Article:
It is undeniably the case that the atheist/theist argument sparks more emotional exchanges than rational ones.
“We should boisterously and unashamedly make fun of people who invoke religion or mythical beings at every opportunity. We should make them embarrassed that they even opened their mouths.”
An analogous theist opinion blog states:
“I hate Atheists more than any group of people, because they claim to be pure and unbiased and that everyone else is living ‘under rules’ and it makes me angry …[Atheists make] the rest of us feel inferior. I've had so many … like them try to tell me what's right and what's wrong. They think that not having a religion is going to make them the fittest candidates for any roles in government, opinions, etc. Ugh, I despise them.”
This is not, of course, to say that either side presents their opinions entirely devoid of rational arguments, but rather that such arguments are overwhelmingly accompanied with – or overridden by – emotional shouting matches unbecoming of either side.
This is, of course, somewhat understandable on the side of the religious. They are not only defending their own eternal fate, but the fate of those they are trying to convince.
Moreover, the rules, mandates, and codes they seek to defend are backed by an eternal, all powerful judge; as opposed to atheism, whose rules can only really be imposed and advanced by fellow human beings.
One aspect of religion is the love, devotion, and worship of the object they seek to defend, whilst Atheism simply opposes an object in which they do not believe. Why, then, the hatred?
“Hate” may seem a strong word, but still an accurate one according to some studies.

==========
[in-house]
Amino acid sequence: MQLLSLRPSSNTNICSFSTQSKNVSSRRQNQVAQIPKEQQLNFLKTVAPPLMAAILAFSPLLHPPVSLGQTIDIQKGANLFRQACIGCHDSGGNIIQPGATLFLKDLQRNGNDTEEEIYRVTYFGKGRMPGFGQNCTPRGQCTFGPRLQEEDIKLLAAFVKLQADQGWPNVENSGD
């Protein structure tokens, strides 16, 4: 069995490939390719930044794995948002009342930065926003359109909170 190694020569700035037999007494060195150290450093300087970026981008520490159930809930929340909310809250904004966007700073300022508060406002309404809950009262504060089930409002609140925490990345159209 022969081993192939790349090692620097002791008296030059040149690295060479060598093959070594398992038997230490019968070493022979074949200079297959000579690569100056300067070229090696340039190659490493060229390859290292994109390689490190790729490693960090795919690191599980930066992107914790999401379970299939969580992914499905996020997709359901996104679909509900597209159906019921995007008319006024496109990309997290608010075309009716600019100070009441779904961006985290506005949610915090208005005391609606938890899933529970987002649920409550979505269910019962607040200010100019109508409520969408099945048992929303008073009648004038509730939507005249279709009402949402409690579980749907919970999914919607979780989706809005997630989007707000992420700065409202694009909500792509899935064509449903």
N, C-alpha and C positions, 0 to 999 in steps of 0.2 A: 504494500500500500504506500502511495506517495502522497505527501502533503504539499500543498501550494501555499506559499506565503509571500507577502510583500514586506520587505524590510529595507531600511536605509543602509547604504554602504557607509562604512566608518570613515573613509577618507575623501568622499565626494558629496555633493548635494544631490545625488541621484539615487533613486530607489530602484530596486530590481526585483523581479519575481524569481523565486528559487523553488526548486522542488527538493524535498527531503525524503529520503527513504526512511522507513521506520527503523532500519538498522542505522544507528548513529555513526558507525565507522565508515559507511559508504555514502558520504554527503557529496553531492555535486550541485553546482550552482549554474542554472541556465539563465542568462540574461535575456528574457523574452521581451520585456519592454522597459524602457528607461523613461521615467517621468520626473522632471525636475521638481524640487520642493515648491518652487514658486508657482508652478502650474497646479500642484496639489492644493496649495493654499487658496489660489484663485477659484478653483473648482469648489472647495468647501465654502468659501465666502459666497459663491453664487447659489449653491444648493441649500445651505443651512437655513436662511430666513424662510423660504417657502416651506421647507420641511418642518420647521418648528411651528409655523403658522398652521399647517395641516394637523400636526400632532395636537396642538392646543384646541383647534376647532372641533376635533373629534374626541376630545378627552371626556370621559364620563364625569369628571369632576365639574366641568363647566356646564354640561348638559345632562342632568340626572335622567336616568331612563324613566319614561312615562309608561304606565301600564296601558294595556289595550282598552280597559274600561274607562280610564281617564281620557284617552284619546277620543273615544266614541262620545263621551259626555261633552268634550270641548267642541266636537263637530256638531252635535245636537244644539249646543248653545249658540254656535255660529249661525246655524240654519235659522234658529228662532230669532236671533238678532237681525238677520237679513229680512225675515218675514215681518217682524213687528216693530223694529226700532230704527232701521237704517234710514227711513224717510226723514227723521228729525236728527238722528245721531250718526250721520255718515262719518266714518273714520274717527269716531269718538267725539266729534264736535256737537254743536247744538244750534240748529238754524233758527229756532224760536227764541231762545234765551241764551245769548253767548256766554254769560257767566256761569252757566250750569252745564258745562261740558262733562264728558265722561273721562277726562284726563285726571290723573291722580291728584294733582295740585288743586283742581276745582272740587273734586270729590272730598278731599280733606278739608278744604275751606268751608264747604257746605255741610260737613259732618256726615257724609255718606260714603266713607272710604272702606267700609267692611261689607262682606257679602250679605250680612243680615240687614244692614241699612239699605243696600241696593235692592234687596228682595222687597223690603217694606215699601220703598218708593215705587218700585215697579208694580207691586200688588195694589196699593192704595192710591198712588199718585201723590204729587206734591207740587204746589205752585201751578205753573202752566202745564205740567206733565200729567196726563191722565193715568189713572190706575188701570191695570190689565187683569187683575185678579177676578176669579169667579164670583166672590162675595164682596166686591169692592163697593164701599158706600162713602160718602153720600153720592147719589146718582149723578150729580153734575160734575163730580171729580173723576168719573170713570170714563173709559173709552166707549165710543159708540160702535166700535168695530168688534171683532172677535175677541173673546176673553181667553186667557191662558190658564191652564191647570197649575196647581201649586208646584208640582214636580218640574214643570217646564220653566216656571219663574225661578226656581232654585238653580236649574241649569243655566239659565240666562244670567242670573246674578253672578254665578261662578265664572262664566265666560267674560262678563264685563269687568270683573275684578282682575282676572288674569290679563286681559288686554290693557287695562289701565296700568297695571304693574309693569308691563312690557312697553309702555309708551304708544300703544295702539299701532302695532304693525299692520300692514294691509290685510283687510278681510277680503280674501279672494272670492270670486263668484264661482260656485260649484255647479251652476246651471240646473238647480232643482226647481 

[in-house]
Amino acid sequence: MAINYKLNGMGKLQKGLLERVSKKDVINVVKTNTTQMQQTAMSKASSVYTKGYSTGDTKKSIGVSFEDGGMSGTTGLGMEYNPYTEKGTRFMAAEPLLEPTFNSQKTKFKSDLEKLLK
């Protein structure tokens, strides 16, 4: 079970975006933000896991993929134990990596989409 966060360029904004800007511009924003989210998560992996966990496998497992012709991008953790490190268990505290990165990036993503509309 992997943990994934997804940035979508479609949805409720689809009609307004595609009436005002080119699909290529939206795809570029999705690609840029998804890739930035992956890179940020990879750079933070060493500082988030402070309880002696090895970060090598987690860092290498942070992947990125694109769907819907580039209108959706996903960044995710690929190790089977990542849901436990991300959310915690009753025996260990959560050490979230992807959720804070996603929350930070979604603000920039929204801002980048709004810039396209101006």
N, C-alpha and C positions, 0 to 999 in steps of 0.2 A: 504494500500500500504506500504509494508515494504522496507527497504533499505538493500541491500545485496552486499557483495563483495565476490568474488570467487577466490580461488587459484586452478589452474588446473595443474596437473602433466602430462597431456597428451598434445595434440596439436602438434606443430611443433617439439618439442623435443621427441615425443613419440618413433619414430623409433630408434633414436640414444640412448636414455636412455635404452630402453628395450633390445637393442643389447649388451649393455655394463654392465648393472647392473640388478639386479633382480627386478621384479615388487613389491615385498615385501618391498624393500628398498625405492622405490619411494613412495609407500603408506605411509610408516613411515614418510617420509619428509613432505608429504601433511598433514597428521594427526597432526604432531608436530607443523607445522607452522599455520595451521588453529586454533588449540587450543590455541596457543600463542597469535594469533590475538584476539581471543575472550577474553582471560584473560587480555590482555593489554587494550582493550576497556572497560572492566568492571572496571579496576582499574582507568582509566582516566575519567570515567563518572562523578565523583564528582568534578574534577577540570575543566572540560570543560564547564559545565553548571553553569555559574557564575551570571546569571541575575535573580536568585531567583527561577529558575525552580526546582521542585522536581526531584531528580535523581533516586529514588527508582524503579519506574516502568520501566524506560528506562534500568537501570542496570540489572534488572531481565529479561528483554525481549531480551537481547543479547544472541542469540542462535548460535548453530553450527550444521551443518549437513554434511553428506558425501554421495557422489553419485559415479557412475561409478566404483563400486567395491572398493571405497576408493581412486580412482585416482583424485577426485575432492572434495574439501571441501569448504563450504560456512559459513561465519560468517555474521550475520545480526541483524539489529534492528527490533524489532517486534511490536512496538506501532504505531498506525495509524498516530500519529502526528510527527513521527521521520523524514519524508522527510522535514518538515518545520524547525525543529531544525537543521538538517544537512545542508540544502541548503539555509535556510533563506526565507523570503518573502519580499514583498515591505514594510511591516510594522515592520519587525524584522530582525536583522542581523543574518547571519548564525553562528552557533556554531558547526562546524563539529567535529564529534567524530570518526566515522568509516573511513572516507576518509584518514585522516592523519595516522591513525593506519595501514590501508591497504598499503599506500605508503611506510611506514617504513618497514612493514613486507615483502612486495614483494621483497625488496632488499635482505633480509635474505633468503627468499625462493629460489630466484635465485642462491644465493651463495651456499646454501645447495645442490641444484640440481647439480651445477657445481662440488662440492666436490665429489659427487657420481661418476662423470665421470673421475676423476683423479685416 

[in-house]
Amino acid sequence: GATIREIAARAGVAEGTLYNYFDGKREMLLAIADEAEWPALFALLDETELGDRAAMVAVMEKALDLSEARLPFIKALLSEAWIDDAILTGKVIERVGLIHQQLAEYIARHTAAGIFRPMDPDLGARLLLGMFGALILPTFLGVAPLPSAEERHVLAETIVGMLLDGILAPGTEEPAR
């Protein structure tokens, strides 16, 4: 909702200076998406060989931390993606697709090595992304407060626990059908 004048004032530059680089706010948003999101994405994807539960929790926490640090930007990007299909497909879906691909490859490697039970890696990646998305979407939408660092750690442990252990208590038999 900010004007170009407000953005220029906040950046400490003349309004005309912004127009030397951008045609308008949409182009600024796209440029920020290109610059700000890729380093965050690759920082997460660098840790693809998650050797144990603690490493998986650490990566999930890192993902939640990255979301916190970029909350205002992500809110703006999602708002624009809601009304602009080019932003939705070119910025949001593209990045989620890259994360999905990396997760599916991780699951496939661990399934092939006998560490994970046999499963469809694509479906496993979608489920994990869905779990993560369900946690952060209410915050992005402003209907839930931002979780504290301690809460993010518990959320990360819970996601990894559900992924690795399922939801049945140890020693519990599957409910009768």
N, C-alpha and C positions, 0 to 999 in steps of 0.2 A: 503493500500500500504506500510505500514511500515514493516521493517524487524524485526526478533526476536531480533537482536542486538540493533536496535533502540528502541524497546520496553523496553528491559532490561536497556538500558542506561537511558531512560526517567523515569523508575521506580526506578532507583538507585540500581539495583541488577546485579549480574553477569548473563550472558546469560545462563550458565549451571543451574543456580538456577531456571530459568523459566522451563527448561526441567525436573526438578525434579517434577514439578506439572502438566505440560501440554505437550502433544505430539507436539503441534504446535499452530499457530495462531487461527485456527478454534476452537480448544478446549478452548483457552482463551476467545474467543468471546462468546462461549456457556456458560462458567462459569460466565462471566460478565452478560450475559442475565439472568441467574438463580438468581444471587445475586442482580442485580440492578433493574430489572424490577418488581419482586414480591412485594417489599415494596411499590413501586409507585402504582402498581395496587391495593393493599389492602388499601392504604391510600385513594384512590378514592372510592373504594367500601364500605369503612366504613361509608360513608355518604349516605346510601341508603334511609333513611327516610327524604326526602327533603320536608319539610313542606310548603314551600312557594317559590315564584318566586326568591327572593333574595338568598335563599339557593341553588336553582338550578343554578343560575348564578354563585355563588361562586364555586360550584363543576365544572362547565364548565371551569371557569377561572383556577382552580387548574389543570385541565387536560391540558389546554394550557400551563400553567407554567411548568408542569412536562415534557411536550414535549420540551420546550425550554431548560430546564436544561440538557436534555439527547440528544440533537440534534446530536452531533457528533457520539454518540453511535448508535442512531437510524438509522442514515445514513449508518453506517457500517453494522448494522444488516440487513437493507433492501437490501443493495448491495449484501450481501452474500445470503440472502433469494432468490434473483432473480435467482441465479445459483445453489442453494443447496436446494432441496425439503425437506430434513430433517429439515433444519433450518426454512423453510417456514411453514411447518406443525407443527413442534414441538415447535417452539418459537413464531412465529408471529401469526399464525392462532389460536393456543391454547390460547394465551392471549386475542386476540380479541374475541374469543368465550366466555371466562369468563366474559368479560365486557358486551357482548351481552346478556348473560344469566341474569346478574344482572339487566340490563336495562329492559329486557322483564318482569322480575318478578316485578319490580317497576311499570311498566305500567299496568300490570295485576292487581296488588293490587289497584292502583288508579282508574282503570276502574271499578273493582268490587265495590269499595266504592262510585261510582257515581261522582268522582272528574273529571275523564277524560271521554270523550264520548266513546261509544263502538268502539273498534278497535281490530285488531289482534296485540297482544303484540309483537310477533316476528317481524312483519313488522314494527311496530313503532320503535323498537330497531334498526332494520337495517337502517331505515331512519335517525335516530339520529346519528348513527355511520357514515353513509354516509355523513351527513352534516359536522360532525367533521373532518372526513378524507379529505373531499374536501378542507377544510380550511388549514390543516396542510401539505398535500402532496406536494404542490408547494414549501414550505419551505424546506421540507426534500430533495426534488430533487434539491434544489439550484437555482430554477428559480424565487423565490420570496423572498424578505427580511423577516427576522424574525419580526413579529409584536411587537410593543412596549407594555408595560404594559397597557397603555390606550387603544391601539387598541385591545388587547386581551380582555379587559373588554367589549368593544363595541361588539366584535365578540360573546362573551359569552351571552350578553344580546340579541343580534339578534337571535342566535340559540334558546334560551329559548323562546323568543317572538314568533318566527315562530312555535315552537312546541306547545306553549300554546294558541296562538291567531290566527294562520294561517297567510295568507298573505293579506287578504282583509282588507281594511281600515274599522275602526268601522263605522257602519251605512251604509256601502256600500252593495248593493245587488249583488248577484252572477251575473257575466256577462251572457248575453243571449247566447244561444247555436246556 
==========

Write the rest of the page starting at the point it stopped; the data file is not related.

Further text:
One such study from the January 2011 edition of the Journal of Personality and Social Psychology found that when Atheists and Agnostics were prompted with measures related to past experiences, or with images of a hypothetical God, they responded with feelings of anger and bitterness.
In an ideal world, arguments and worldviews would be judged in a cold, rational way based on the supporting facts and logic. The conclusions thusly reached would then guide the actions and decisions of the person.
Do the conclusions of either Christianity or Atheism warrant the polarization and hatred?
Well, in the case of Christianity, presumably they do not. If Christianity is true, then the believer is compelled to follow the teachings and example of Christ who said such things as:
“But I say to you who hear, Love your enemies, do good to those who hate you,” (Luke 6:27)
“For if you forgive others their trespasses, your heavenly Father will also forgive you, but if you do not forgive others their trespasses, neither will your Father forgive your trespasses.” (Matthew 6:14-15)
“…forgive, if you have anything against anyone, so that your Father also who is in heaven may forgive you your trespasses.” (Mark 11:25)
“Judge not, and you will not be judged; condemn not, and you will not be condemned; forgive, and you will be forgiven.” (Luke 6:37)
Do the conclusions of Atheism warrant hatred and strong emotions against the religious?
This is a little more difficult to say. Atheism, as a worldview, simply says that God does not exist. There is no atheist Bible, no “teachings” that atheists are compelled to follow, no moral, judicial, or political doctrines that can be drawn from disbelief, and no object of love or devotion inspired by such disbelief except, perhaps, one’s self.
However, since Atheism – in its purest form – is simply the opposition of a particular kind of belief, this may serve as a partial explanation of the negative emotions that accompany it.
Perhaps the sometimes fanatical opposition adopted by both sides of the argument can be partially explained by the work of Psychologist Dr David Lewis-Hodgson, director of research at Mindlab International.
In his recent book, The Brainsell, he explains the radical polarization that occurs in society over branding. It turns out that some of the shallow reasons that people adopt to defend a particular brand such as Coke ™ over Pepsi ™, or Mac over PC, are surprisingly similar to the vitriolic behavior of Christians and Atheists toward one another.
This list contains a number of reasons why religious and irreligious zealots behave so rudely toward one another.
This list is modified from a similar list in the article “Why Fanboys Act Like Jerks” written by Keza MacDonald, and published April 15th, 2014 on the Kotaku website. All quotes from Dr. Lewis are taken from this article.